Saturday, March 15, 2008

Paul O. Williams - Three Questions

Paul O. WilliamsI had the pleasure of composing a rengay with Paul O. Williams during a workshop at Haiku North America 2007.

Mr. Williams shares his response to Haiku - Three Questions with us this week.




Hi Curtis,

In answer to your questions,

1. Why do you write haiku?

I write haiku because it is a form that allows me to address things I can't easily in any other form, because other forms invite elaboration, exploration, complication. There is a class of observations and musings that just cry out to be said and let go on their own. Those are my haiku sources.

2. What other poetic forms do you enjoy?

I write a whole lot of other kinds of poems, including tanka, now quite a few haibun, sonnets, and a lot of free verse.

3. Of the many wonderful haiku you've written, what do you consider to be your top three? (Please provide original publication credits.)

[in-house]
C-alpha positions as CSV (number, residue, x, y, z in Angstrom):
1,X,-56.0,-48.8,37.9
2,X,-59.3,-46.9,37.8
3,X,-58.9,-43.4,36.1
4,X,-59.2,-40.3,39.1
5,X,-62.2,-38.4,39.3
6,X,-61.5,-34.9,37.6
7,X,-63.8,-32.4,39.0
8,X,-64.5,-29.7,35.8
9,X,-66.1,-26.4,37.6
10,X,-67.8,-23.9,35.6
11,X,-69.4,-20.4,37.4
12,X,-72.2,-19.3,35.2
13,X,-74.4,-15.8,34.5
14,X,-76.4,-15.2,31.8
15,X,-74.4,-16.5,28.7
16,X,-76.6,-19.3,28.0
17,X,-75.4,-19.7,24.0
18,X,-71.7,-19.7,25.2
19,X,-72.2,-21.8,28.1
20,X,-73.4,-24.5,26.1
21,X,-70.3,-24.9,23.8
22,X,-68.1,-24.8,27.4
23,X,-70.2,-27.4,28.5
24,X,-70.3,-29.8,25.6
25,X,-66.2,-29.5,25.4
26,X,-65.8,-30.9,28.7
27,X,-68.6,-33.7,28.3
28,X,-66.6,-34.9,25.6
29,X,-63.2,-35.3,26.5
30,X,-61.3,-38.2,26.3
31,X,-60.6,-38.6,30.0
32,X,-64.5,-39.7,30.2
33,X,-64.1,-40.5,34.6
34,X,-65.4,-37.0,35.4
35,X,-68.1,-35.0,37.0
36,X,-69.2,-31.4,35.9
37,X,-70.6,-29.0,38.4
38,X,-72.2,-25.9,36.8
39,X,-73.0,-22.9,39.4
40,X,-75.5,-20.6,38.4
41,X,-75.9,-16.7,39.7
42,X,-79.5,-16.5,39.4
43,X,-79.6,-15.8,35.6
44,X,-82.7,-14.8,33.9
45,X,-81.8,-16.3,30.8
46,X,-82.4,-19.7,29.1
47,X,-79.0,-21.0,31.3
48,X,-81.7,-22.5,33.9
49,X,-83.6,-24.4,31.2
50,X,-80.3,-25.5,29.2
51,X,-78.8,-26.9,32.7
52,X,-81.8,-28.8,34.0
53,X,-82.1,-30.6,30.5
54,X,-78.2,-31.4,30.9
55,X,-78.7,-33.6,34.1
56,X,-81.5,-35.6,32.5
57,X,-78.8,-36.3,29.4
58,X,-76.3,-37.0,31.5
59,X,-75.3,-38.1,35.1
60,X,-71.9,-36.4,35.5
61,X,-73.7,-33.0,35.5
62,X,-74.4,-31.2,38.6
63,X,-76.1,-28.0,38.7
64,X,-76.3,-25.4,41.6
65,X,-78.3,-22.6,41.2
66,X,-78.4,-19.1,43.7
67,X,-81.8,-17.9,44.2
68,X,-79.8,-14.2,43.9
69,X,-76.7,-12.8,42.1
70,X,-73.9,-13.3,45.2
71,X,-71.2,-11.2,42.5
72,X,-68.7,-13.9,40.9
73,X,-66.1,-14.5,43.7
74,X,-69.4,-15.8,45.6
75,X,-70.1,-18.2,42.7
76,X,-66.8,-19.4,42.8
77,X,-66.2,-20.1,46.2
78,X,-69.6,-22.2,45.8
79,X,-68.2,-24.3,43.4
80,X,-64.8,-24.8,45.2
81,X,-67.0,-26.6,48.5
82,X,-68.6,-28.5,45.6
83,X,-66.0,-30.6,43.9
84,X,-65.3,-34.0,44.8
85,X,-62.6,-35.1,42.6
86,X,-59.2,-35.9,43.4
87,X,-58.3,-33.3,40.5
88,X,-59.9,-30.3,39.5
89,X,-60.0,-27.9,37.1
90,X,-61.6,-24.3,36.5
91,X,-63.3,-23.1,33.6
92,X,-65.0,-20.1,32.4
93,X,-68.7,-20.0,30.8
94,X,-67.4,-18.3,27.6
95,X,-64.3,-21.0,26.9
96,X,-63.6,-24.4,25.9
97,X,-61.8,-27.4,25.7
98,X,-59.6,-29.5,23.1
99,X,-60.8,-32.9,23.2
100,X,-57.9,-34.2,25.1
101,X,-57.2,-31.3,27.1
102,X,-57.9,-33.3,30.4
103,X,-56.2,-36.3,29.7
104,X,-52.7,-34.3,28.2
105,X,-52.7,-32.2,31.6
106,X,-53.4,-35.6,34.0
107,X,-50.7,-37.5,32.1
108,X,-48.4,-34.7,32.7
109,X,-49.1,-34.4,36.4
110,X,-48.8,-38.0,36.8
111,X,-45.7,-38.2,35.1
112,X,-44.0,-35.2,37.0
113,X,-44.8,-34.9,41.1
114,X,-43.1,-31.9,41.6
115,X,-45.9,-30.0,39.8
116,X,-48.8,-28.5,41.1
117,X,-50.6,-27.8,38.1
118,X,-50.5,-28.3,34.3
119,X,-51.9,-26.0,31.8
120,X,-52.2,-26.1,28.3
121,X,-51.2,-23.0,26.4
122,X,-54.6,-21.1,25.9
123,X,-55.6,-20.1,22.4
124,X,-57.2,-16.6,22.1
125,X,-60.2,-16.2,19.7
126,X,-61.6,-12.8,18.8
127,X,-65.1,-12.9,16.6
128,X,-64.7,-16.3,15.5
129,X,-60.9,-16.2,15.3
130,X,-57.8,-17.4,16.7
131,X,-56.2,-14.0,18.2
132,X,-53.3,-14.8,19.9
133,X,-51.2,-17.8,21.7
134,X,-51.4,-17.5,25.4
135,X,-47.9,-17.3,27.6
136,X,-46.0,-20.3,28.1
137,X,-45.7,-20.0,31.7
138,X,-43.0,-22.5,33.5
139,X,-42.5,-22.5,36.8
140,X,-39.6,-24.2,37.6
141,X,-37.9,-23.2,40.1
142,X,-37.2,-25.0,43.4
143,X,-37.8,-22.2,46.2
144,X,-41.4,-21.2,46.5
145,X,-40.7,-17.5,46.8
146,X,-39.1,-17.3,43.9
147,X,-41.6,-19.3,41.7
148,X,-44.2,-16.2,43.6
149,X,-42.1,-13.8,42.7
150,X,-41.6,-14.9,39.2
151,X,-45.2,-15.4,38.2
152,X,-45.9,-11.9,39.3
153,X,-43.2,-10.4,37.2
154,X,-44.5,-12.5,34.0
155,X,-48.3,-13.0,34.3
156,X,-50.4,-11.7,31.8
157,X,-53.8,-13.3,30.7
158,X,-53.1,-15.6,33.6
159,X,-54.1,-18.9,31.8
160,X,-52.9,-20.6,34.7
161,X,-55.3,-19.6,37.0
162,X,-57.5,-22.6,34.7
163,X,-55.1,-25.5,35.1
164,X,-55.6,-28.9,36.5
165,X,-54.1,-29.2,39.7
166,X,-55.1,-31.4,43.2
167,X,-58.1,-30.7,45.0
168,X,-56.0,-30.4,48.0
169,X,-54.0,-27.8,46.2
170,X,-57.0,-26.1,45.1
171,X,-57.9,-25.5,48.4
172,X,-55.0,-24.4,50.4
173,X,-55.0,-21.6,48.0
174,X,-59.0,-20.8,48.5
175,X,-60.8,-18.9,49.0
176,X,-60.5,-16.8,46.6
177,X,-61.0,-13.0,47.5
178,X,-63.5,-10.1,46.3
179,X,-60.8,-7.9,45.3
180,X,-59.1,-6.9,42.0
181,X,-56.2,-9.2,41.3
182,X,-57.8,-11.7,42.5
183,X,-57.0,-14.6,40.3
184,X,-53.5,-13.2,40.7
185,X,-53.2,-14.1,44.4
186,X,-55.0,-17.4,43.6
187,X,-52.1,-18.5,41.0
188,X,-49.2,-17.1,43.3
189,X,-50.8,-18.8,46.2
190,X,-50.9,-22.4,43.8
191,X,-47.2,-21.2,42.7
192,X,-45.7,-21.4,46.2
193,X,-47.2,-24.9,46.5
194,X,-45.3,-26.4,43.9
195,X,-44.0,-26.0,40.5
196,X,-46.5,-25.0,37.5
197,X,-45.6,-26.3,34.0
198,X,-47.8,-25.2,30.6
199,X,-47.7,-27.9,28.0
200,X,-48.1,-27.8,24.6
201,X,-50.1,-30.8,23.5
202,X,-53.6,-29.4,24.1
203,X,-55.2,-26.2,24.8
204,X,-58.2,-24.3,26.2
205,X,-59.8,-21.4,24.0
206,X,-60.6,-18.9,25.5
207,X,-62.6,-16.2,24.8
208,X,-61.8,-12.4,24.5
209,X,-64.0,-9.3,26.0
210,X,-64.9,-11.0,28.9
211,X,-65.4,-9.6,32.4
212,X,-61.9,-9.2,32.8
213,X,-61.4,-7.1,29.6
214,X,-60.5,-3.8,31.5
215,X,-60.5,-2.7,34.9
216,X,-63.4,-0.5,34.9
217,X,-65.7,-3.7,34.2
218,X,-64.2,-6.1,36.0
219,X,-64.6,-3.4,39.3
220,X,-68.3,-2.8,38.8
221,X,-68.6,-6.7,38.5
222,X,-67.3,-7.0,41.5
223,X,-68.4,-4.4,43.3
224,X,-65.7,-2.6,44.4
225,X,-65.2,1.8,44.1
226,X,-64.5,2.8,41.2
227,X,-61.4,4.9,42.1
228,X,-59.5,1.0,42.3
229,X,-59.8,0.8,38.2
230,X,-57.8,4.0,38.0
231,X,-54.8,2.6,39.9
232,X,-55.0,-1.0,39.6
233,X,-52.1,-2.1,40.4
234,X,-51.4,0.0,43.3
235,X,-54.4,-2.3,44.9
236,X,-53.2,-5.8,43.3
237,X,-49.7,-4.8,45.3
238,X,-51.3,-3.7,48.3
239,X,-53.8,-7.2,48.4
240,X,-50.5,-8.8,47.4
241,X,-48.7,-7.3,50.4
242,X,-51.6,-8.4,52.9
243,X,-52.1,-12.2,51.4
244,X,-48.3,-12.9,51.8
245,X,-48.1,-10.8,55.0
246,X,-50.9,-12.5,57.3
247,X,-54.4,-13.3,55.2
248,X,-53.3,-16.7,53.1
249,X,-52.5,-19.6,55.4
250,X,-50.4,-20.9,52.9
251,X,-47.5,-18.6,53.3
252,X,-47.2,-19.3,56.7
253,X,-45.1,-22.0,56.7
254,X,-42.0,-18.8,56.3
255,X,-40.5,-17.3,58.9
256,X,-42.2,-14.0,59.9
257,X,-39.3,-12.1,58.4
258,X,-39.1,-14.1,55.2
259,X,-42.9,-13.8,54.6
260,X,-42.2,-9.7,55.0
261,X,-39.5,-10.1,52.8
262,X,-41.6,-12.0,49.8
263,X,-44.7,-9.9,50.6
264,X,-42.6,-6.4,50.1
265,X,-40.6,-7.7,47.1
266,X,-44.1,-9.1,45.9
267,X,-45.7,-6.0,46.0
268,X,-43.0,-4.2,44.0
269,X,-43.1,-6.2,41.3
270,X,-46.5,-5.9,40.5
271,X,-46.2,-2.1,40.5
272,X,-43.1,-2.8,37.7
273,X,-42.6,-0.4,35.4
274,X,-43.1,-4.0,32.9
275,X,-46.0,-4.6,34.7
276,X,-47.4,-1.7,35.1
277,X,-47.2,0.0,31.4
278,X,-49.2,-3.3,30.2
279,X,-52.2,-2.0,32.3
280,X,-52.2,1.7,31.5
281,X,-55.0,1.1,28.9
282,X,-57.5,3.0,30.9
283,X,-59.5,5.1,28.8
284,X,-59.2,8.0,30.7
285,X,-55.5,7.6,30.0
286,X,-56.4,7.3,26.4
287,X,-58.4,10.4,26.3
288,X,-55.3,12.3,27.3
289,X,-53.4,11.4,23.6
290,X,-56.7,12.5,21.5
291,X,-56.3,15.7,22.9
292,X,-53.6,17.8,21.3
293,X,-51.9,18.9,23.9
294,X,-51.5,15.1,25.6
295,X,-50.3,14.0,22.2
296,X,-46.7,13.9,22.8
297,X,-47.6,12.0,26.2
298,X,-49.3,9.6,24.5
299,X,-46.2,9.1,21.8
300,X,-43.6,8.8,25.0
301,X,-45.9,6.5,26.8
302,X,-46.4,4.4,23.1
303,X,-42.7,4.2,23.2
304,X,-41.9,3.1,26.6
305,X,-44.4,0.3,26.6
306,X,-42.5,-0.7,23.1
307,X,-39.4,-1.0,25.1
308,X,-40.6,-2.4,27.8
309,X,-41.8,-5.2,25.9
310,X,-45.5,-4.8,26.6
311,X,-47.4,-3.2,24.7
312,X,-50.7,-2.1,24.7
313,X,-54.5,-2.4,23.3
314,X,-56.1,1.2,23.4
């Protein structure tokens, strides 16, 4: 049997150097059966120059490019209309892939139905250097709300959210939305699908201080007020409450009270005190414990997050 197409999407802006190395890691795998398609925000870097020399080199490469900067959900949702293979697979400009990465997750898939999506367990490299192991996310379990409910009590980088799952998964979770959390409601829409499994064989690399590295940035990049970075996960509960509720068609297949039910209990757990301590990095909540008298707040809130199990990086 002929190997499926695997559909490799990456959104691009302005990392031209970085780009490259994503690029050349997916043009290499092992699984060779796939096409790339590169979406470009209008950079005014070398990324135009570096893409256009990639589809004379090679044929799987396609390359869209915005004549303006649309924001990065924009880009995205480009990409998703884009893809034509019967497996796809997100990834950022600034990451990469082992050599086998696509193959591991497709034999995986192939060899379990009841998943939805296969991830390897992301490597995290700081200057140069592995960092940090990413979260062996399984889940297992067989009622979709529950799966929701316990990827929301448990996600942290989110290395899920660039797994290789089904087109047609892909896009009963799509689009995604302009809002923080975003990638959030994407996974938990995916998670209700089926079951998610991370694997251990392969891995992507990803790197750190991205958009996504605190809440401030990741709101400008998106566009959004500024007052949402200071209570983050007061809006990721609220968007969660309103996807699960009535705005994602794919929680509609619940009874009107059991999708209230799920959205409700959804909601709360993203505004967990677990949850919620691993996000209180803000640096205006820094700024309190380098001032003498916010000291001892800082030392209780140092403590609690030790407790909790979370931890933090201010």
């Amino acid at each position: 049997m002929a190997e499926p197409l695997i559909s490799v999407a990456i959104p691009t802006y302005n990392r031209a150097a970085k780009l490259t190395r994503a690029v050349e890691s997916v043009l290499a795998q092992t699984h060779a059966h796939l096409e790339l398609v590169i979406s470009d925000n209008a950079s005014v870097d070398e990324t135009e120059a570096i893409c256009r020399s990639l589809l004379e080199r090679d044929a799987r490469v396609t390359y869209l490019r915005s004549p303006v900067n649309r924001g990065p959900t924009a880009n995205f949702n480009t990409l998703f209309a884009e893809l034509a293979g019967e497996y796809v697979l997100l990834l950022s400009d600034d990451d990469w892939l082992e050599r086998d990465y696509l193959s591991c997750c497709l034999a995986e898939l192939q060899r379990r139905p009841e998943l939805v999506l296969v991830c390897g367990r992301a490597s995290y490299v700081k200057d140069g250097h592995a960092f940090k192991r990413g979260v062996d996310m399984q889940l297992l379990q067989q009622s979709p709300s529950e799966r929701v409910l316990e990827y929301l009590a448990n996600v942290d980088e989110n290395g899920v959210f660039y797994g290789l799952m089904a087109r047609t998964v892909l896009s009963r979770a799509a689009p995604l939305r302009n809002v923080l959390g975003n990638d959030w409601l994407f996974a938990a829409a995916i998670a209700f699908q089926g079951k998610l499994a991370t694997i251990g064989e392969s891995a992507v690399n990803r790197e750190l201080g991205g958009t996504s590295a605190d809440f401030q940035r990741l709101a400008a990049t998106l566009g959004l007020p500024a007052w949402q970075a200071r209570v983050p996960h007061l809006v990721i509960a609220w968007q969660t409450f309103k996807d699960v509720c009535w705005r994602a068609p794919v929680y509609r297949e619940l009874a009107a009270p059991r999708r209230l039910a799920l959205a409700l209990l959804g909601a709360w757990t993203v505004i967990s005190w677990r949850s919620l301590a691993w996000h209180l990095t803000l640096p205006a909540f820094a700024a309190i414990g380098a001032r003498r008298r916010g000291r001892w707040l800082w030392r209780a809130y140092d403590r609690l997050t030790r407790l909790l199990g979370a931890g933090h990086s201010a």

I wish I could tell you what my favorite haiku are. I have quite a few, though, and don't think I could settle on three. My best known one is a memorial poem for Nicholas Virgilio, originally published in Frogpond many years ago:

gone from the woods
the bird I knew
by song alone

[Frogpond 12:2 (May 1989), 27, MHL Award per Charles Trumbull's Haiku Datbase.]

Another favorite of mine, though I don't recall where it was first published, is

for a moment
the dead apple tree bears. . .
goldfinches

[Frogpond 13:3 (August 1990), 35 per Charles Trumbull's Haiku Datbase.]

I won a best of issue designation in Frogpond for this one many years ago:

the old garden fence
keeps the goldenrod
from the goldenrod

[Frogpond 5:3 (1982), 13, MHL Award per Charles Trumbull's Haiku Database.]

But I wouldn't swear that was one of my very favorites either. It's a great puzzle.

Best regards,
Paul



If you would like to participate in my little Haiku - Three Questions project, submit your answers by clicking on the Contact link located on this page.

Next week, an'ya.

1 comment:

DavidGrayson said...

I liked Paul’s response to question #1. It reminded me of Robert Bly's essay, "Dropping the Reader," about why short poems are so powerful. Bly wrote: "… the American poet sitting at his desk writes a fine, intense poem of seven or eight lines, then a hand silently appears from somewhere inside his shirt and hastily adds fifteen more lines, telling us what the emotion means, relating it to philosophy, and adding a few moral comments."